“Bohemian Rhapsody,” a biographical film about the legendary British rock band Queen, is captivating the hearts of young and old alike in Japan, where in the 1970s the band saw success before anywhere else.
The film, released in Japan on Nov. 9, grossed more than 2.6 billion yen ($23 million) at the box office, with 1.8 million people watching it within the first 20 days of its release.
Matching the film’s surging popularity, the soundtrack reached the top of Japan’s weekly digital album chart on Dec. 3, with Queen Jewels, a greatest hits album first released on CD in Japan in 2004, ranking second, making Queen the first non-Japanese artist to ever occupy the top two spots on the chart.
Japanese fans have flocked to sing-along screenings, where the audience is encouraged to sing karaoke-style and to turn up dressed as band members. The number of theaters offering the special screenings quickly expanded to more than 100 across the country from just two on opening day.
Tickets sold out in just 10 minutes for a special “Bohemian Rhapsody” screening on the night of Nov. 30 in Osaka, where Japanese rakugo storyteller Katsura Sando dressed up as Queen’s flamboyant vocalist Freddie Mercury.
Some 480 fellow fans joined Sando in donning some of the iconic outfits associated with Mercury — yellow jackets, red capes and king’s crowns, black leather jackets and fake mustaches, among others.
When the emcee of the event asked the crowd whether they were seeing the film for the first time, it turned out approximately 70 percent had already seen it at least once. One particular die-hard fan was seeing it for a sixth time.
While the film has proved a blockbuster in many countries, some music journalists and film critics say that the band’s connection to Japan, referenced a number of times in the film, gives locals a particular affinity to “Bohemian Rhapsody.”
In April 1975, when Queen arrived at Tokyo’s Haneda airport on their first tour of Japan, the band, made up of Mercury, Brian May, Roger Taylor and John Deacon, were still a budding act in their home country.
So, they were very surprised to be met by more than 3,000 young women waiting for them at the airport, according to the website of Universal Music Japan, which sells the soundtrack.
Kaoruko Togo, former editor-in-chief of Music Life magazine, is credited with sparking the first Queen boom in Japan in the 1970s. Togo said in an interview with the Daily Shincho that she heard Queen lead guitarist May saying that the sight at the airport made him feel as if he had come to a “different planet.”
Mercury, who died at 45 in 1991 from health complications linked to AIDS, was known as a fan of Japanese art. He had a Japanese garden at his London house and would wear kimono while relaxing at home, a habit depicted in the film.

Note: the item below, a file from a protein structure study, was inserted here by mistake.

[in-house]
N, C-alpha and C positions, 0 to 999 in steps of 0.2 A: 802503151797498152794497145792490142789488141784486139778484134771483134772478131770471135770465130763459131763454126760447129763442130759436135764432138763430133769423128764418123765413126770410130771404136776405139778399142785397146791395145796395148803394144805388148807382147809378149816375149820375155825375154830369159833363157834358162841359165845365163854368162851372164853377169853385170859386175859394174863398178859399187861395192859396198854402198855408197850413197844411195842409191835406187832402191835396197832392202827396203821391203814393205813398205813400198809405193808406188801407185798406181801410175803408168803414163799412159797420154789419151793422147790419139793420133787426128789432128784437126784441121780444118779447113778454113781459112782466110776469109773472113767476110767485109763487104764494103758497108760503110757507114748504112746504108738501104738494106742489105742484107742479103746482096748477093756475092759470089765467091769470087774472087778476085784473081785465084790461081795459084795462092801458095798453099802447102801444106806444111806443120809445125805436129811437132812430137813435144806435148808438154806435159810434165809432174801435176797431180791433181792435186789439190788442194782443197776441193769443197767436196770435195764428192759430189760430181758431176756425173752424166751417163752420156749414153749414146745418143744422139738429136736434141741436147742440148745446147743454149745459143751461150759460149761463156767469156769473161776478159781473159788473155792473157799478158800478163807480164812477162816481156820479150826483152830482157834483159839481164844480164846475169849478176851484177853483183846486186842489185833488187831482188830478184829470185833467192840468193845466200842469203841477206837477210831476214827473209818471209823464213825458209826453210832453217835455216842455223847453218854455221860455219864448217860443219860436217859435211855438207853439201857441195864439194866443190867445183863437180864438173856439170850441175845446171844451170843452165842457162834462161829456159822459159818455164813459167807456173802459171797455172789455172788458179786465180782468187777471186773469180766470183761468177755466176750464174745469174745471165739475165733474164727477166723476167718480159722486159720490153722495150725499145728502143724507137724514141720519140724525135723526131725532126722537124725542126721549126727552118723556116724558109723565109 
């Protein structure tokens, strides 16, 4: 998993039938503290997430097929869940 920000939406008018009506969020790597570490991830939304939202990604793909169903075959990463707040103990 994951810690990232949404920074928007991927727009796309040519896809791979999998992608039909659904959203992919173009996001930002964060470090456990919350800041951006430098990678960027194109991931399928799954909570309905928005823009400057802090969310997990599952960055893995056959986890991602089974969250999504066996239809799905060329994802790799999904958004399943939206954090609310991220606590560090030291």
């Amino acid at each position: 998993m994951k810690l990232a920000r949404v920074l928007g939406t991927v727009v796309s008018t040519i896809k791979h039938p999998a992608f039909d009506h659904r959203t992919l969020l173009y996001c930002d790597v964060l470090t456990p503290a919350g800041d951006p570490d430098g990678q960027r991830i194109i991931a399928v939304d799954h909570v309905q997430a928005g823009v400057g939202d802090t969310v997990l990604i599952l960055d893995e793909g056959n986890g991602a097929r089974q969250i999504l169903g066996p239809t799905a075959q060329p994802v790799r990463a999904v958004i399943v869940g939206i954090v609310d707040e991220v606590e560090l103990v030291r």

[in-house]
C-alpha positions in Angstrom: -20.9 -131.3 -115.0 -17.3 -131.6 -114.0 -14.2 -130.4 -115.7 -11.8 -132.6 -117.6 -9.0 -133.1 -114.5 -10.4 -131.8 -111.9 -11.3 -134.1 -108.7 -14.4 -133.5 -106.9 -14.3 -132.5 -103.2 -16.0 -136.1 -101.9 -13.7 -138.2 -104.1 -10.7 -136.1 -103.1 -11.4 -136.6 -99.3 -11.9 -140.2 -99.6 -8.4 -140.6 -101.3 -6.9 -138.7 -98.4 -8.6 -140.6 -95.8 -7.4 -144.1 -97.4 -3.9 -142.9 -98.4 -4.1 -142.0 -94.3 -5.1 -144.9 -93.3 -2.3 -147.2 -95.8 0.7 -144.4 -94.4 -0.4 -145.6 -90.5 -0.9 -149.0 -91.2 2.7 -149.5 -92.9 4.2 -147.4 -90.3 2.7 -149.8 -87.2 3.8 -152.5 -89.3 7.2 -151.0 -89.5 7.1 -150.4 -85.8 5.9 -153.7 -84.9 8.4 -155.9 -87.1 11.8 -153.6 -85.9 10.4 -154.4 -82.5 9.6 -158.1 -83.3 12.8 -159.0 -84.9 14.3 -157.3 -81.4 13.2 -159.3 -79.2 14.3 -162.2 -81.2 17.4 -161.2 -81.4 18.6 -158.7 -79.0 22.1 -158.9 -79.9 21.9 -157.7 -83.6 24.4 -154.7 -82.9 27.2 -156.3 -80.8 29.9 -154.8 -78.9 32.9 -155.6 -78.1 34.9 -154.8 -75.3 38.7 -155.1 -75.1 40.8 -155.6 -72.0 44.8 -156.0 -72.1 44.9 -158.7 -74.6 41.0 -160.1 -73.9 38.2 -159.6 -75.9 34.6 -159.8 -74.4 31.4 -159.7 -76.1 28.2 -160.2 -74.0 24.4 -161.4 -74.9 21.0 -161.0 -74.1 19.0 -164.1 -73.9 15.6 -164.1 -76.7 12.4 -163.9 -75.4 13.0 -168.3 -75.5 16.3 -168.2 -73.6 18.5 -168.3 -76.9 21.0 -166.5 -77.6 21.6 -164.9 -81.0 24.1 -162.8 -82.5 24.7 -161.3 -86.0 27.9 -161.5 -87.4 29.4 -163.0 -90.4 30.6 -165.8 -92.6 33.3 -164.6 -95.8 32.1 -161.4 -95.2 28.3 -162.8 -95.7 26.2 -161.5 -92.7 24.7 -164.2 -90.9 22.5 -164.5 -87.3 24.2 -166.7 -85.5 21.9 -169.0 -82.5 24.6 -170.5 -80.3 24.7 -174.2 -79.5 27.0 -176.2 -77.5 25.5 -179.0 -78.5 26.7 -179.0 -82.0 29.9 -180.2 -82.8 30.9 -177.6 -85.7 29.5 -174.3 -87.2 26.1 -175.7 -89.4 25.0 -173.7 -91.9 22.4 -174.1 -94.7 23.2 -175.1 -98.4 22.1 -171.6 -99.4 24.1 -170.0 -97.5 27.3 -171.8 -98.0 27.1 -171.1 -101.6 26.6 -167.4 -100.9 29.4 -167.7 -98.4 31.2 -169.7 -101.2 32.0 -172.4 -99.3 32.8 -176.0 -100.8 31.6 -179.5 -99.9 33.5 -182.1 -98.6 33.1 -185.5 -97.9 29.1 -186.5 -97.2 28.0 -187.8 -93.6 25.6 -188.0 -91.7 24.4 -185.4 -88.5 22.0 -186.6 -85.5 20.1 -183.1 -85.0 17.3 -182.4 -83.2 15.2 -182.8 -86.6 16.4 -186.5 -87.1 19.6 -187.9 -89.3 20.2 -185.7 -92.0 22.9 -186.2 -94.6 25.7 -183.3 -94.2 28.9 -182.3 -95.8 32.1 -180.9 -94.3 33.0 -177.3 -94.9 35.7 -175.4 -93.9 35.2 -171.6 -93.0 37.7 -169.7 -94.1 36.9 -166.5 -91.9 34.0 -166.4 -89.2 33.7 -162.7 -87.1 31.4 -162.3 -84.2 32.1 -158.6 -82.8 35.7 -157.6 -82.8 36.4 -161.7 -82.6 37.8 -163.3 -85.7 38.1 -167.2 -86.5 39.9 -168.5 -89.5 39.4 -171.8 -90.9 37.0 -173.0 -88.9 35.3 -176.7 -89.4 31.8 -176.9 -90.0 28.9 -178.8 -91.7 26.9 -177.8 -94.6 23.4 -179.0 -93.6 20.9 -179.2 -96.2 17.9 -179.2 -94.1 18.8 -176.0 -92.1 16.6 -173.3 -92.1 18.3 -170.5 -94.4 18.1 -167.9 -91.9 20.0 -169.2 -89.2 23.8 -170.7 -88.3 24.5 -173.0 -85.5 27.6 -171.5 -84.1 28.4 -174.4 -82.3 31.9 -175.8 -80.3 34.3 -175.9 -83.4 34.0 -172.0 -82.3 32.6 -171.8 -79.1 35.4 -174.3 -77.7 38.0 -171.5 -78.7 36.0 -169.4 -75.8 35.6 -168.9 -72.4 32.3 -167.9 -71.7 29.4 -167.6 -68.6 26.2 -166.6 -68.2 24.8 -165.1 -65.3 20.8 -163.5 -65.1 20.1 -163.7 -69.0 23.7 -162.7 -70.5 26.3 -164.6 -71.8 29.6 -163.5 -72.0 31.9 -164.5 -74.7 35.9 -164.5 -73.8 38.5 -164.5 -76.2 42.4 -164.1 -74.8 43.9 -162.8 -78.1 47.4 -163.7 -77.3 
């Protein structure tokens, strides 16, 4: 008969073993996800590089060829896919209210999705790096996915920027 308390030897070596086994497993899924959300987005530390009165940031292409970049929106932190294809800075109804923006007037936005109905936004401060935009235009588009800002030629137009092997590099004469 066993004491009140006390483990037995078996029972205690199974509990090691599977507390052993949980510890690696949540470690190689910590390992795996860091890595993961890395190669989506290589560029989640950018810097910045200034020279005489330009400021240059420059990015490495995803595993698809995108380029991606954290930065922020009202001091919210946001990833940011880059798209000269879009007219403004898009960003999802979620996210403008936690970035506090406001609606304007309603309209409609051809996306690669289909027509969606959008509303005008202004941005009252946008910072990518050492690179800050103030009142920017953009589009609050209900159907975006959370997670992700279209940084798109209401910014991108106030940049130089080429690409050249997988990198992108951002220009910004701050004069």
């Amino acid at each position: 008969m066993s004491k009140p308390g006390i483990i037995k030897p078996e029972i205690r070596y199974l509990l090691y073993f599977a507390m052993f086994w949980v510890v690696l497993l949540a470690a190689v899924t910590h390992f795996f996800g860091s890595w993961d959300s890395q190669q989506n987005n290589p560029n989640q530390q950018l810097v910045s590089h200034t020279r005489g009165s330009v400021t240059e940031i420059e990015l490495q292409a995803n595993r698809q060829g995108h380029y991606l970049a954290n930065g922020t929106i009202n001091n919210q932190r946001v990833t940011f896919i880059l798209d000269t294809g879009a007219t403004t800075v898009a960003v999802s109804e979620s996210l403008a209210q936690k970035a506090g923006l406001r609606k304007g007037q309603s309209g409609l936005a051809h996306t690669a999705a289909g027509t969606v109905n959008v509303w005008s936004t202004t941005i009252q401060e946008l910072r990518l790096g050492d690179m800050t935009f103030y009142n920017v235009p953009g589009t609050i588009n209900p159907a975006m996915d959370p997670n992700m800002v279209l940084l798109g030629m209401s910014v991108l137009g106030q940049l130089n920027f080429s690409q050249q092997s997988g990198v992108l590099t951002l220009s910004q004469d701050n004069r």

“I think the film’s success is owing to its simple structure, culminating in the last part in which the band’s Live Aid performance is reproduced. The way it was dramatized allows audiences to feel as if they are experiencing what is happening in the film,” says Masaki Uchida, a writer well versed in music and films.
“The film cut details and depicted a drama that mixed the stories of Freddie’s personal growth with the band’s success. It’s intriguing because we feel as if we are watching how the band recorded their music and how they fought with each other in front of us,” he says.
Yui Yamazaki, a 32-year-old Kyodo News reporter and longtime Queen fan, attended the special screening in Osaka wearing a jacket with a penguin motif, an animal May is known to adore.
Although the reporter was only 5 when Mercury died, she and her 28-year-old sister became Queen fans because their parents loved the band.
Yamazaki even went to London in 2005 to see a Queen concert featuring former Free vocalist Paul Rodgers in Mercury’s place. She says the concert was great, but she missed terribly the dynamic lead singer’s incredible voice.
“To fans from younger generations who can only enjoy Queen in videos and recordings, the sing-along screening made our wish of interacting with the band come true,” says Yamazaki, who cried when joining in with Mercury’s trademark “ay-yoh” call and response in front of the giant Live Aid crowd.
“Bohemian Rhapsody” portrays the loneliness Mercury felt despite his and the band’s massive commercial success and how he had a life-long search for acceptance.
Music critic Takashi Kitazawa says, in addition to Queen’s timeless hits, growing awareness in Japanese society toward issues related to homosexuality may have played a part in boosting the film’s popularity, as “Bohemian Rhapsody,” the film’s title song written by Mercury, is thought to explore the struggle he had with his sexuality.
In a time of both misinformation and too much information, quality journalism is more crucial than ever.
By subscribing, you can help us get the story right.